Kimberley Curtis’s “Criminalization and Militarization: Civic World Making in Arizona’s Agricultural Borderlands” chronicles the daily life built around migration and border-crossing in Yuma, Arizona, where 90 percent of the U.S.’s winter greens are grown thanks to the labor of 40-50,000 field workers. Curtis writes that “agricultural borderlands are potent sites for understanding the impact of increasingly fascist policies of border militarization and immigrant criminalization on the fabric of our world.” A capitalist food system is inherently a white supremacist food system.
We can talk about culture and melting pots and all the things we learn from people different from us—the richness of gustatory pleasure, the bourgeois exuberance of a well-cooked, well-sourced meal; we can talk about the inequities and we can even try to do something about them to the best of our abilities, yet this is the backdrop, no matter how hard we might try to divest ourselves of it. I’m reminded of my youthful naiveté, my thrill at the new Colombian restaurant in the old Pizza Hut, while all around me, violence. There is no fixing what is so irredeemably broken. There is no sufficient band-aid. It needs to be torn up, from the roots.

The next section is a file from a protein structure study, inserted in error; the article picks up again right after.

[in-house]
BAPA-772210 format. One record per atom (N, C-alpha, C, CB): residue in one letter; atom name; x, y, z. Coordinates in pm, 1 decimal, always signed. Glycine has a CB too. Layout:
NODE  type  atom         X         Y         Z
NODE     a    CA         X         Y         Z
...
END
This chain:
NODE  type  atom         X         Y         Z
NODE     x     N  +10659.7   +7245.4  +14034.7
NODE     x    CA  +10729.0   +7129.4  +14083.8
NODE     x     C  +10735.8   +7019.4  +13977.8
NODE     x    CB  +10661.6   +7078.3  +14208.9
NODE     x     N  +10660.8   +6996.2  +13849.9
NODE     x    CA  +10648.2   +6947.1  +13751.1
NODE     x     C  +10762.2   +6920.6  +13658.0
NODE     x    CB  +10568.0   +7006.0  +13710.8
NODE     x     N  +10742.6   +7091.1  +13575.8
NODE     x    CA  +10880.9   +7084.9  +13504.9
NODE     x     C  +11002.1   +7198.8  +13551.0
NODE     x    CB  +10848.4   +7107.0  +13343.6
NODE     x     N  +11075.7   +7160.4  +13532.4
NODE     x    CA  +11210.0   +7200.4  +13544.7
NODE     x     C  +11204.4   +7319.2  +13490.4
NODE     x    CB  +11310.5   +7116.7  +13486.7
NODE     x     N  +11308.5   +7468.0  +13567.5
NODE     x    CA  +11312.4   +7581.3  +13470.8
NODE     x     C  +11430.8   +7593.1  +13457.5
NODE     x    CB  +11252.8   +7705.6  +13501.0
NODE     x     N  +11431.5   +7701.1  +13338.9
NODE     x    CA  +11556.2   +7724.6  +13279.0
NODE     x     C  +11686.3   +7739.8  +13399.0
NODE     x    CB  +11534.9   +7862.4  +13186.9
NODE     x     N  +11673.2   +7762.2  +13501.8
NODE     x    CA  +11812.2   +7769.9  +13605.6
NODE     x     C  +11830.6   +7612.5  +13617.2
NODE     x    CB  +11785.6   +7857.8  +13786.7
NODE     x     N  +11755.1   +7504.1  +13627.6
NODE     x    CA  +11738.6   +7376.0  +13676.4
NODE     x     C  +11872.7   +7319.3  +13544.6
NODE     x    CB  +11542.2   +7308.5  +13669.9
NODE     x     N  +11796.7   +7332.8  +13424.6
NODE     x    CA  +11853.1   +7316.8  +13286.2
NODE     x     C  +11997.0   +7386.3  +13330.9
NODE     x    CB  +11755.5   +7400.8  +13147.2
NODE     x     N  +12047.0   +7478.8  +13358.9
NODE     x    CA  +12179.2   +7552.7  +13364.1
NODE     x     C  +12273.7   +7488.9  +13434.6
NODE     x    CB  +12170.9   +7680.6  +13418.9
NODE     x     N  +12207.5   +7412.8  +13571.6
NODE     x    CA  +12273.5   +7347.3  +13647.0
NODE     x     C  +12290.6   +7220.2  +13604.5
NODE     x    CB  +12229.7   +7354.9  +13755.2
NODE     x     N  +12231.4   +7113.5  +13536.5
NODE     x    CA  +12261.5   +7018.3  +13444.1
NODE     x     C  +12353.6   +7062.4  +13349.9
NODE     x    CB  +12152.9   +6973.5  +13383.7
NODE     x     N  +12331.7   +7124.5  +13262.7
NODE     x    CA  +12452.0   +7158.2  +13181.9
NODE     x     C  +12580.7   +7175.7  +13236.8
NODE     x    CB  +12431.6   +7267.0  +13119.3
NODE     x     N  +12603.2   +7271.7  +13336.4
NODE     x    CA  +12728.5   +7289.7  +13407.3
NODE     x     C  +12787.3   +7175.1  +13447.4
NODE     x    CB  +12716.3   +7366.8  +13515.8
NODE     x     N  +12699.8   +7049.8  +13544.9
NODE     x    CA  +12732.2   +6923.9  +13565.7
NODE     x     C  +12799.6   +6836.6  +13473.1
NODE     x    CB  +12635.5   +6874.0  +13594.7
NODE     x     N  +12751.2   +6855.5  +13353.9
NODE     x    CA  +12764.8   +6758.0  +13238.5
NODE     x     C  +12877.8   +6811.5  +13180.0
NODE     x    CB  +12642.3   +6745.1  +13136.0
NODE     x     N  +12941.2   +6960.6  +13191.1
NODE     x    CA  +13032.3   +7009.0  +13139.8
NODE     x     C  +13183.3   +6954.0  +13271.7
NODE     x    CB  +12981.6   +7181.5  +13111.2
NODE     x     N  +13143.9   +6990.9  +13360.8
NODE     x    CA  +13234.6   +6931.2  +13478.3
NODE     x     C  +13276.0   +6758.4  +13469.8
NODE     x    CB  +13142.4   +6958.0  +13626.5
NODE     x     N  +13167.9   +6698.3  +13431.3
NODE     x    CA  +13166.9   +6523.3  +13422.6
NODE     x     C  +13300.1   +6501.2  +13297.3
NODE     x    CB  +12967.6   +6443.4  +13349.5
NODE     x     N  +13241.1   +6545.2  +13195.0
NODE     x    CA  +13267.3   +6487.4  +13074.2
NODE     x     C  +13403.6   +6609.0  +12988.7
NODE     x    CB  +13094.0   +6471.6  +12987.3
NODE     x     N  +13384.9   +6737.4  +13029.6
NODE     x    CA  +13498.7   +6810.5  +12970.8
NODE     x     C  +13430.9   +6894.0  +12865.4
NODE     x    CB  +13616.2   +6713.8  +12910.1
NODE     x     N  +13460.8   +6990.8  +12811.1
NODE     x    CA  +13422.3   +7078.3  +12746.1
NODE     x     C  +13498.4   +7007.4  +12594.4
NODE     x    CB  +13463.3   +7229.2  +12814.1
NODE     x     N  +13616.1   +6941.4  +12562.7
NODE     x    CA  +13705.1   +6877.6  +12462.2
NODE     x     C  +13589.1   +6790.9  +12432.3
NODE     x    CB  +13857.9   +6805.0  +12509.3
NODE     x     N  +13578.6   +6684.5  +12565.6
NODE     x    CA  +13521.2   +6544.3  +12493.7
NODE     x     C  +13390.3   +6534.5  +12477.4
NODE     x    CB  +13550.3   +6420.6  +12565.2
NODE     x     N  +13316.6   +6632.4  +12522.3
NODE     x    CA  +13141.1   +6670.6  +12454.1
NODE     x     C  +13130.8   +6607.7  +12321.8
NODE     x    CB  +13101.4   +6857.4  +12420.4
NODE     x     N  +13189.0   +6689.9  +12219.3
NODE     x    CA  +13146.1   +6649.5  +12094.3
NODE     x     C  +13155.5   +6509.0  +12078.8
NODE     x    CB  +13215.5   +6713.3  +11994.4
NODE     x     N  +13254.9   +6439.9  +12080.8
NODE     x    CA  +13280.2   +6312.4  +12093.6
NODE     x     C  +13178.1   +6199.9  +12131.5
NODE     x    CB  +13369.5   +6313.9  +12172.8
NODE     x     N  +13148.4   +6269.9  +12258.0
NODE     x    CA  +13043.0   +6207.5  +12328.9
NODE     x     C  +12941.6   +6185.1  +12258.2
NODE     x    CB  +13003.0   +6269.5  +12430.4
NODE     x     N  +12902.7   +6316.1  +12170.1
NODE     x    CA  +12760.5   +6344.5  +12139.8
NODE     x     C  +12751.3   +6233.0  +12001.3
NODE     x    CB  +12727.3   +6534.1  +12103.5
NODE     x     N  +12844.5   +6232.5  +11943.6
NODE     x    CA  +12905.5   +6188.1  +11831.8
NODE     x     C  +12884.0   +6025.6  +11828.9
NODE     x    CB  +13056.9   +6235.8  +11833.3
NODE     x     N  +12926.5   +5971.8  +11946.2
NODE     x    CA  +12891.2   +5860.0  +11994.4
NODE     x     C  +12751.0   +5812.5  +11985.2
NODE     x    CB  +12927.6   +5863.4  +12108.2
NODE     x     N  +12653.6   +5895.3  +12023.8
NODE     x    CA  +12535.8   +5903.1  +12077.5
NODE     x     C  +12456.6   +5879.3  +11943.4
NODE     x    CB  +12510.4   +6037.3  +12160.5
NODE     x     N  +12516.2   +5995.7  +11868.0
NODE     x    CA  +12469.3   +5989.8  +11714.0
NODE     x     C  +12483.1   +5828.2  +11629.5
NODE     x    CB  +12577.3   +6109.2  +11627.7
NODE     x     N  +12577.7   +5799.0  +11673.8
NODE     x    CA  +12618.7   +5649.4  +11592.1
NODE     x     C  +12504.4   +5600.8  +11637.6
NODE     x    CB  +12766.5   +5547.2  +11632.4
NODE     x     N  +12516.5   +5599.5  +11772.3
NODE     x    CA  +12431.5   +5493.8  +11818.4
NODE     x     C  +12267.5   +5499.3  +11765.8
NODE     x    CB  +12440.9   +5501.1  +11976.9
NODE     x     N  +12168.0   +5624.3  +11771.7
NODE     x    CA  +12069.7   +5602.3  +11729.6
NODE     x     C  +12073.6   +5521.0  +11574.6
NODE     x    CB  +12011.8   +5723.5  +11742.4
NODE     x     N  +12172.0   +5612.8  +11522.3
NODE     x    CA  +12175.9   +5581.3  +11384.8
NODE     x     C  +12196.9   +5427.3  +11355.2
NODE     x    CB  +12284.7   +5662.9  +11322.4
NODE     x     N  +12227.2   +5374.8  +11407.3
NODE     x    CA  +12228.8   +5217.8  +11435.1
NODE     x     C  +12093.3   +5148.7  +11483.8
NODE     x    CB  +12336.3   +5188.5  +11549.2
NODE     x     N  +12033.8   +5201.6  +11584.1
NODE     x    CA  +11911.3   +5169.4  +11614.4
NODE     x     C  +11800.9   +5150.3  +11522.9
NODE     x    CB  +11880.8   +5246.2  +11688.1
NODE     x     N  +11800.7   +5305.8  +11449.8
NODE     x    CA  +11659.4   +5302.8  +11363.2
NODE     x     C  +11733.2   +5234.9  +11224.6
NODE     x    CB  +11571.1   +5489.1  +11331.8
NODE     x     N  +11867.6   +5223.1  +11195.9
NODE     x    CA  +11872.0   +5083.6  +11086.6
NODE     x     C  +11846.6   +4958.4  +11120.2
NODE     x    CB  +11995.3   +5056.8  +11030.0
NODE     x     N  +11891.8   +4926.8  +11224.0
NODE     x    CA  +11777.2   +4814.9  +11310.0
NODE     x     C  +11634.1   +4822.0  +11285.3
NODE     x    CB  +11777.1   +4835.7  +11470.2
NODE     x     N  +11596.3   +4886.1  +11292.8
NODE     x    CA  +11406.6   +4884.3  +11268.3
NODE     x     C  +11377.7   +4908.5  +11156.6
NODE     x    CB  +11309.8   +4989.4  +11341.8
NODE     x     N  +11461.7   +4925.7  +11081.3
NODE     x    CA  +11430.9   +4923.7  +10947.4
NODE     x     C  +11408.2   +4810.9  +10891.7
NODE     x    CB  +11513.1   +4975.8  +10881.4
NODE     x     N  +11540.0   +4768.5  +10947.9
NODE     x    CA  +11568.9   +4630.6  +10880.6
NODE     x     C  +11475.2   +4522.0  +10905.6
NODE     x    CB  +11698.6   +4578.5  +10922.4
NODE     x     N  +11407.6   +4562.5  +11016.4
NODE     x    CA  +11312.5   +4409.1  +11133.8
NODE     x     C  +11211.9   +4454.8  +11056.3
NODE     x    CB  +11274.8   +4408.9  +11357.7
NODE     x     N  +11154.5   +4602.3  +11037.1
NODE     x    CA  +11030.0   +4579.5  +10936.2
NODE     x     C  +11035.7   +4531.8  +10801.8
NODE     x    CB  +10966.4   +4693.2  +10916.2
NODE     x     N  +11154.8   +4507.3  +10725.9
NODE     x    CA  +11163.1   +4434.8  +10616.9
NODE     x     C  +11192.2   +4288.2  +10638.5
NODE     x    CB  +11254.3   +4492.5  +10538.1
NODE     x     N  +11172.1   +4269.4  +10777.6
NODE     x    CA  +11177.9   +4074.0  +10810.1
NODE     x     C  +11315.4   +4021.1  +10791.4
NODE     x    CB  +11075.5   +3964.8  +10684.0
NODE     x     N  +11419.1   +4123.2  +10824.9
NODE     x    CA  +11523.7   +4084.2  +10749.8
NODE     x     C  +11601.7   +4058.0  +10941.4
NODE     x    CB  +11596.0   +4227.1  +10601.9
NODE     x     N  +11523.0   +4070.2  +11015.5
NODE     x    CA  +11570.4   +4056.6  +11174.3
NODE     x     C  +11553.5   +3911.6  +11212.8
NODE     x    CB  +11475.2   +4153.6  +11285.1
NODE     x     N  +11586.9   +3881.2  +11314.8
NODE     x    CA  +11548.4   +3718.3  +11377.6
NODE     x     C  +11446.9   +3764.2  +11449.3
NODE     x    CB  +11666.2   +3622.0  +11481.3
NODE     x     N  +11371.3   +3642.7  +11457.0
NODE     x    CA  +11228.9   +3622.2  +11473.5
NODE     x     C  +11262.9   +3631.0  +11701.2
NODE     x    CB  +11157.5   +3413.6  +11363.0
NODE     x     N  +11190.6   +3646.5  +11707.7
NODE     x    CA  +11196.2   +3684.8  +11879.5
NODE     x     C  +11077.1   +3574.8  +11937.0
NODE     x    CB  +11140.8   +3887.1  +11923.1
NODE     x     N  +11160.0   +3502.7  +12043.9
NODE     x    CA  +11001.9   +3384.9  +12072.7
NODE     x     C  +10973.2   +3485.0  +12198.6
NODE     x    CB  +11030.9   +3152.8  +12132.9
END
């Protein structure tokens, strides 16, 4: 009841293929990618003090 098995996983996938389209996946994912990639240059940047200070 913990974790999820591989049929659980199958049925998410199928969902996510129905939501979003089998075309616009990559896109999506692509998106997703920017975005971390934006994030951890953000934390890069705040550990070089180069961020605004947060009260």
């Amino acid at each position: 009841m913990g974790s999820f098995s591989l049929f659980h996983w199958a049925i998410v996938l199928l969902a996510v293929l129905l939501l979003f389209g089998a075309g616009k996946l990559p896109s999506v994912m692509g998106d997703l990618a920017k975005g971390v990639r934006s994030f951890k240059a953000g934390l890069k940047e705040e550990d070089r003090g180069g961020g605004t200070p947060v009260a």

In this coming Friday’s paid-subscriber interview, I’ll be talking to chef and cookbook author Bryant Terry about his career, how the pandemic may or may not affect meat consumption, and his latest book, Vegetable Kingdom: The Abundant World of Vegan Recipes. If you have any questions for him, please let me know.
I was on Salt + Spine to talk about the state of food media (another system that, we all know, needs burning down). The picture they used was fitting, as my Courtney Barnett T-shirt says “tell me how you really feel.” Also! At Tenderly, some condiment recommendations and a good book to use if you want to make vegan cheeses.